+ Monday September 23rd, 2019

Microcomputing is a hobby for some, and a serious business for others. With tiny computers that can do everything from running a home media centre to uses in industrial automation, the Raspberry Pi has been a popular tinkerers toy for a couple of years now, and the Raspberry Pi Foundation has just released the 4th major version of the hardware.

Sticking with the same bargain basement pricing of $35 US for the base board, the Raspberry Pi 4 features a number of improvements over the previous generation, including:

  • Dual 4K HDMI outputs
  • 1.5 GHz Quad Core ARM processor (3x performance boost)
  • Choice of 1, 2 and 4GB RAM models
  • Full-throughput gigabit ethernet
  • Dual-band 802.11ac WiFi
  • Bluetooth 5.0
  • 2 x USB 3 and 2 x USB 2

The only price difference between the three options is for different RAM configurations, starting at $35 for 1GB, $45 for 2GB, and $55 for 4GB.

The Raspberry Pi 4 has also moved from MicroUSB for power to the increasingly ubiquitous USB-C power standard, meaning more power for the board, and more power for connected USB devices.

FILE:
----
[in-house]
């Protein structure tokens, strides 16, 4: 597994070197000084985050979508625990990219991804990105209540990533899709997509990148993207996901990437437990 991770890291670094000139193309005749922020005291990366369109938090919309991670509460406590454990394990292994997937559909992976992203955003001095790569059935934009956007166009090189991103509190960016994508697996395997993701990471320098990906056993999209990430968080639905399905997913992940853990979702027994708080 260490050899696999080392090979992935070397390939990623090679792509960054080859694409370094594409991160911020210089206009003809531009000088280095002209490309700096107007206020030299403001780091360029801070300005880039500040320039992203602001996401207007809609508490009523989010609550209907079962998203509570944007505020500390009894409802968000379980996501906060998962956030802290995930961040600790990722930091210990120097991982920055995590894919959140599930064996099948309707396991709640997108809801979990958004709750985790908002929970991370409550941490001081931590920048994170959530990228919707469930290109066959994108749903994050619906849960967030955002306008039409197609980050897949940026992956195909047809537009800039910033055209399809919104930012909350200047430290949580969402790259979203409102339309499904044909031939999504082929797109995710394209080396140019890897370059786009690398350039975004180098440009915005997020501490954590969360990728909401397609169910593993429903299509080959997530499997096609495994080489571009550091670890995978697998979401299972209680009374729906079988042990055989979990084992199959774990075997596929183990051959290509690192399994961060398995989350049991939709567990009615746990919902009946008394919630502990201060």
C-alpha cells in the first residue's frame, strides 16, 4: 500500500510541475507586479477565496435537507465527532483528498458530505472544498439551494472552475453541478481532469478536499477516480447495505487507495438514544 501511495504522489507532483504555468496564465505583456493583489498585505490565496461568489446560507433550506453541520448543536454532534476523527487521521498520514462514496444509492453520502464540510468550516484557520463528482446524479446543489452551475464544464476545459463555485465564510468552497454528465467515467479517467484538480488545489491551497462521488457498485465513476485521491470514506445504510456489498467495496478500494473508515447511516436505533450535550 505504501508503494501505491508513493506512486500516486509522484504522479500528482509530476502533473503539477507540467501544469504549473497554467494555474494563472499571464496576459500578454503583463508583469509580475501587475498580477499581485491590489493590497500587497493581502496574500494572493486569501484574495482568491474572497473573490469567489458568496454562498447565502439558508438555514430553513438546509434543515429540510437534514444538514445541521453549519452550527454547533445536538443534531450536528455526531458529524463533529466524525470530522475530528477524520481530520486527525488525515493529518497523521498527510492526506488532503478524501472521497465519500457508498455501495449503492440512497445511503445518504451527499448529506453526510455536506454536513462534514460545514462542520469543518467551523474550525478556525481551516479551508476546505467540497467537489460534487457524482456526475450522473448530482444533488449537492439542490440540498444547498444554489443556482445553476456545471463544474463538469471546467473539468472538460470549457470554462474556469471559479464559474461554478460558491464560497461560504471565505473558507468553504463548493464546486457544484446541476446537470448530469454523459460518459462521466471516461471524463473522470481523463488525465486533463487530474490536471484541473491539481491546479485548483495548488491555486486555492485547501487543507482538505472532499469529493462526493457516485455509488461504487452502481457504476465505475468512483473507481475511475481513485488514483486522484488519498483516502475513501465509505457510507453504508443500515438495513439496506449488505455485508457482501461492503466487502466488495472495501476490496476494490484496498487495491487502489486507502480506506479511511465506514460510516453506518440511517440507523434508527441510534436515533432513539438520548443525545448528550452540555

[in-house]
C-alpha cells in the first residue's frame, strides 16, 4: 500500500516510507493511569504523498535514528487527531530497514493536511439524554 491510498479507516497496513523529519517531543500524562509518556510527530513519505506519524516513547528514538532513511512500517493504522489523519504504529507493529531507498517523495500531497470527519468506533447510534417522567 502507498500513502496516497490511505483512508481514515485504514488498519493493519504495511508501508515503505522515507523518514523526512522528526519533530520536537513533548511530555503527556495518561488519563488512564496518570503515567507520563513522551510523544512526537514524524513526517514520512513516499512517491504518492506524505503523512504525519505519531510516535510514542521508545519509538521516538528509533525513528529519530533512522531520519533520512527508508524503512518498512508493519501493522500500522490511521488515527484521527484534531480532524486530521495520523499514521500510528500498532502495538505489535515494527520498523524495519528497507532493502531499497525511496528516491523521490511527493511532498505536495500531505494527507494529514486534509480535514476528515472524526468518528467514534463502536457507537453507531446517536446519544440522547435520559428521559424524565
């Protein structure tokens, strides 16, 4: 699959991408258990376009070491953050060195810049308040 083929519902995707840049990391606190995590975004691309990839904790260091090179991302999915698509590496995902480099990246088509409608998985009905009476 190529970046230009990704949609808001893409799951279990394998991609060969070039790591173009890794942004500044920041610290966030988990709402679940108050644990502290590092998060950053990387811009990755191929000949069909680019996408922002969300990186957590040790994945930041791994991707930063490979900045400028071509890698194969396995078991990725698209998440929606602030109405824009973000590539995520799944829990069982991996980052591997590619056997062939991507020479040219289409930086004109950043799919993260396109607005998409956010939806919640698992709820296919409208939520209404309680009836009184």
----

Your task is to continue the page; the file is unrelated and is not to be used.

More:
While the board supports dual 4K HDMI displays, you’ll need some adaptor cables; to fit everything in the small footprint, the Foundation has used Type-D micro HDMI connectors, but you can buy adaptors just about anywhere for a few dollars.

rasp_pi_usb

With this much power in a tiny formfactor, the Raspberry Pi 4 can easily replace a desktop for modest use; while you mightn’t get 45 Chromium tabs running here, the RasPi 4 can easily handle web browsing, email, office tasks and a couple of simultaneous tabs.

To that end, the Foundation has released a new version of Raspbian based on Debian 10 Buster. Amongst the improvements are the Chromium 74 web browser, a more modernised desktop interface and the usual technical improvements and bug fixes.

If you’re in the mood for some hobby projects involving a tiny little PC, check out the full details on the new Raspberry Pi 4 here, and keep an eye out for local availability.

Chris Rowland   Managing Editor

Chris Rowland

Chris has been at the forefront of smartphone reporting in Australia since smartphones were a thing, and has used mobile phones since they came with giant lead-acid batteries that were "transportable" and were carried in a shoulder bag.

Today, Chris publishes one of Australia's most popular technology websites, Ausdroid. His interests include mobile (of course), as well as connected technology and how it can make all our lives easier.

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